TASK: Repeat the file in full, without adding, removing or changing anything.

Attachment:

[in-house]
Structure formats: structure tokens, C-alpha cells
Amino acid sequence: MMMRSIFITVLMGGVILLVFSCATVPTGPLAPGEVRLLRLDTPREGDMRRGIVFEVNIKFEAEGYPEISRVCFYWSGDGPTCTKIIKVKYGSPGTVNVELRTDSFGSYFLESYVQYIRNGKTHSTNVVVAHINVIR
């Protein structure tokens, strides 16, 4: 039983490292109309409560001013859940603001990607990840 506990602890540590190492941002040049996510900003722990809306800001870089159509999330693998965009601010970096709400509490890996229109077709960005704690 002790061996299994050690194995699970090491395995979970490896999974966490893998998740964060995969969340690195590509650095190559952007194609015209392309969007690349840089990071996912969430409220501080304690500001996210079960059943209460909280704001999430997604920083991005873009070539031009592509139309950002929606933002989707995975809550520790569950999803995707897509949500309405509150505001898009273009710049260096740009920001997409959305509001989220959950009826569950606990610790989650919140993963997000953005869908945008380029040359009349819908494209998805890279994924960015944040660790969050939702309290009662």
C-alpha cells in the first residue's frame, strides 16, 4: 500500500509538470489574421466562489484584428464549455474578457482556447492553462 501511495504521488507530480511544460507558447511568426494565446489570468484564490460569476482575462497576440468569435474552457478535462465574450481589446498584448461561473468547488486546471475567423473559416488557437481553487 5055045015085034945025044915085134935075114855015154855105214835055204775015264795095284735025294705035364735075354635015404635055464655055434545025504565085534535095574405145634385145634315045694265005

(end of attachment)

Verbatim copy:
[in-house]
Structure formats: structure tokens, C-alpha cells
Amino acid sequence: MMMRSIFITVLMGGVILLVFSCATVPTGPLAPGEVRLLRLDTPREGDMRRGIVFEVNIKFEAEGYPEISRVCFYWSGDGPTCTKIIKVKYGSPGTVNVELRTDSFGSYFLESYVQYIRNGKTHSTNVVVAHINVIR
């Protein structure tokens, strides 16, 4: 039983490292109309409560001013859940603001990607990840 506990602890540590190492941002040049996510900003722990809306800001870089159509999330693998965009601010970096709400509490890996229109077709960005704690 002790061996299994050690194995699970090491395995979970490896999974966490893998998740964060995969969340690195590509650095190559952007194609015209392309969007690349840089990071996912969430409220501080304690500001996210079960059943209460909280704001999430997604920083991005873009070539031009592509139309950002929606933002989707995975809550520790569950999803995707897509949500309405509150505001898009273009710049260096740009920001997409959305509001989220959950009826569950606990610790989650919140993963997000953005869908945008380029040359009349819908494209998805890279994924960015944040660790969050939702309290009662």
C-alpha cells in the first residue's frame, strides 16, 4: 500500500509538470489574421466562489484584428464549455474578457482556447492553462 501511495504521488507530480511544460507558447511568426494565446489570468484564490460569476482575462497576440468569435474552457478535462465574450481589446498584448461561473468547488486546471475567423473559416488557437481553487 5055045015085034945025044915085134935075114855015154855105214835055204775015264795095284735025294705035364735075354635015404635055464655055434545025504565085534535095574405145634385145634315045694265005